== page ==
Temporary vs Infinite - What's the difference?
As nouns the difference between temporary and infinite
is that temporary
is one serving for a limited time; short-term employee while infinite
is infinity, endlessness.
As an adjective temporary
is not permanent; existing only for a period or periods of time.
Not permanent; existing only for a period or periods of time.
Existing only for a short time or short times; transient, ephemeral.
* See also
One serving for a limited time; short-term employee.
Indefinably large, countlessly great; immense.
* , I.40:
* (and other bibliographic particulars) H. Brooke
- The number is so infinite , that verily it would be an easier matter for me to reckon up those that have feared the same.
* (and other bibliographic particulars) Marlowe
- Whatever is finite, as finite, will admit of no comparative relation with infinity; for whatever is less than infinite is still infinitely distant from infinity; and lower than infinite distance the lowest or least cannot sink.
* (and other bibliographic particulars) Milton
- infinite riches in a little room
Boundless, endless, without end or limits; innumerable.
* Bible, Psalms cxlvii. 5
- which infinite calamity shall cause to human life
With plural noun: infinitely many.
* 2012 , Helen Donelan, ?Karen Kear, ?Magnus Ramage, Online Communication and Collaboration: A Reader
- Great is our Lord, and of great power; his understanding is infinite .
(mathematics) Greater than any positive quantity or magnitude; limitless.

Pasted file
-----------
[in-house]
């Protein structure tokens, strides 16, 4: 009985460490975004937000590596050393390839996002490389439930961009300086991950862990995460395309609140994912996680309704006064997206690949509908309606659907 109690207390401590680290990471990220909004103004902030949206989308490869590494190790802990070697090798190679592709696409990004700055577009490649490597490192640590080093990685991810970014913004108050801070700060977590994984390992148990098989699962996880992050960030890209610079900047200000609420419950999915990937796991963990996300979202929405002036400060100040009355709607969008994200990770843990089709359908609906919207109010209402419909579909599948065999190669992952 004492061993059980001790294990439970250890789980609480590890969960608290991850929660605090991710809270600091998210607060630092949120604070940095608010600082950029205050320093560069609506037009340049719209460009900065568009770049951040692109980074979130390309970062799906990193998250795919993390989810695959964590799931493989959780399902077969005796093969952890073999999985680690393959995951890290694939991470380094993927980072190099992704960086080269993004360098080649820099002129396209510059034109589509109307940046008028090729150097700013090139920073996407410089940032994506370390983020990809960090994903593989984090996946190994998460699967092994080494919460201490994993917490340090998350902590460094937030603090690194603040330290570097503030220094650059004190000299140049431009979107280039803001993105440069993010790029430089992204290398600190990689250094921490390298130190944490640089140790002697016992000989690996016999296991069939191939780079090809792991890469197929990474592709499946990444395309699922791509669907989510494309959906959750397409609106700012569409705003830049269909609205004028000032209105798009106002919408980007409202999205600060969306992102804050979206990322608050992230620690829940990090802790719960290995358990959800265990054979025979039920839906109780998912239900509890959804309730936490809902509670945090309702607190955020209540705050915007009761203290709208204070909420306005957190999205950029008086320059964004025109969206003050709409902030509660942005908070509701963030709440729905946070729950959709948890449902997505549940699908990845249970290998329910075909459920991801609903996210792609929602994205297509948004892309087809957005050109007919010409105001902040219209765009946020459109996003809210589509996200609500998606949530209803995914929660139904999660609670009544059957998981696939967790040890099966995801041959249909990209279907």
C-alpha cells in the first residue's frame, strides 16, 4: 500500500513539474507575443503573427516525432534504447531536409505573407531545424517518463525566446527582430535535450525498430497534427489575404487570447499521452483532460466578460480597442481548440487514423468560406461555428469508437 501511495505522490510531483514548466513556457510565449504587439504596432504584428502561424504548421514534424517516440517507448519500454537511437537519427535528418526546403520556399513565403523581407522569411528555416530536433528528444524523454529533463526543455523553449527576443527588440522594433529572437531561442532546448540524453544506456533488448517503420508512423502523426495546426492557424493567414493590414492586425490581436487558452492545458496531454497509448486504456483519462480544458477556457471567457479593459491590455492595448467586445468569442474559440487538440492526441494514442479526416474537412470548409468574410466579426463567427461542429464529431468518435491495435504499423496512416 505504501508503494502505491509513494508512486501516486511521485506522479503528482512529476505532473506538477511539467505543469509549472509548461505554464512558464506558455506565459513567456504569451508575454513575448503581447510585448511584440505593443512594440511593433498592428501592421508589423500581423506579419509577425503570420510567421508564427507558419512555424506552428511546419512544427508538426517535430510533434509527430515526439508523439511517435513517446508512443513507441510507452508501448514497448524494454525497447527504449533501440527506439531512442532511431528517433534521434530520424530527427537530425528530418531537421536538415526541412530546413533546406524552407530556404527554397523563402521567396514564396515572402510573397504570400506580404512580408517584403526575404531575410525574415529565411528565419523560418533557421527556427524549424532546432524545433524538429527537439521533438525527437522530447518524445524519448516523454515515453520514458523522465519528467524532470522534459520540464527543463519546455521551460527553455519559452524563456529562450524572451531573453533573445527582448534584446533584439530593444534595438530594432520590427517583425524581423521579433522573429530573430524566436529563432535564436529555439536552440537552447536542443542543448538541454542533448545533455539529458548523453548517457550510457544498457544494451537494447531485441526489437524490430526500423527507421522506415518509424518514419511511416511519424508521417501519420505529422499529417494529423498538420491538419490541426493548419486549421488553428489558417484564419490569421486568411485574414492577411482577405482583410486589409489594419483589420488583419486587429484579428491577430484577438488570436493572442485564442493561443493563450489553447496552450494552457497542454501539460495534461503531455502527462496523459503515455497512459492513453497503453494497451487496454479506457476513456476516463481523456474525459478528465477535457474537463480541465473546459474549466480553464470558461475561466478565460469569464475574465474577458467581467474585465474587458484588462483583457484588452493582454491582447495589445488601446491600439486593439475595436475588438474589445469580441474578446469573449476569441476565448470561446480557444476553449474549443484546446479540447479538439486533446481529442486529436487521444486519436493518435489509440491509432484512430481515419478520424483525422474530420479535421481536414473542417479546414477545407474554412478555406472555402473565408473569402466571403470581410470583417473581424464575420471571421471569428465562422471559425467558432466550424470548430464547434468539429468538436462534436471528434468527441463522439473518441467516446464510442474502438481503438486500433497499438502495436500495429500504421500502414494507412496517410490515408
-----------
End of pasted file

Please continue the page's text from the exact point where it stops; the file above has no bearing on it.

(set theory, of a set) Having infinitely many elements.
- Huxley's theory says that if you provide infinite monkeys with infinite typewriters, some monkey somewhere will eventually create a masterpiece – a play by Shakespeare, a Platonic dialogue, or an economic treatise by Adam Smith.
, year = 2009
, author = Brandon C. Look
, title = Symbolic Logic II, Lecture 2: Set Theory
, site = www.uky.edu/~look
, url = http://www.uky.edu/~look/Phi520-Lecture7.pdf
, accessdate = 2012-11-20 }}
(grammar) Not limited by person or number.
(music) Capable of endless repetition; said of certain forms of the canon, also called perpetual fugues, constructed so that their ends lead to their beginnings.
- For any infinite set, there is a 1-1 correspondence between it and at least one of its proper subsets. For example, there is a 1-1 correspondence between the set of natural numbers and the set of squares of natural numbers, which is a proper subset of the set of natural numbers.
Although the term is incomparable in the precise sense, it can be comparable both in mathematics and set theory to compare different degrees of infinity, and informally to denote yet a larger thing.
* (set theory) countably infinite
* (set theory) uncountable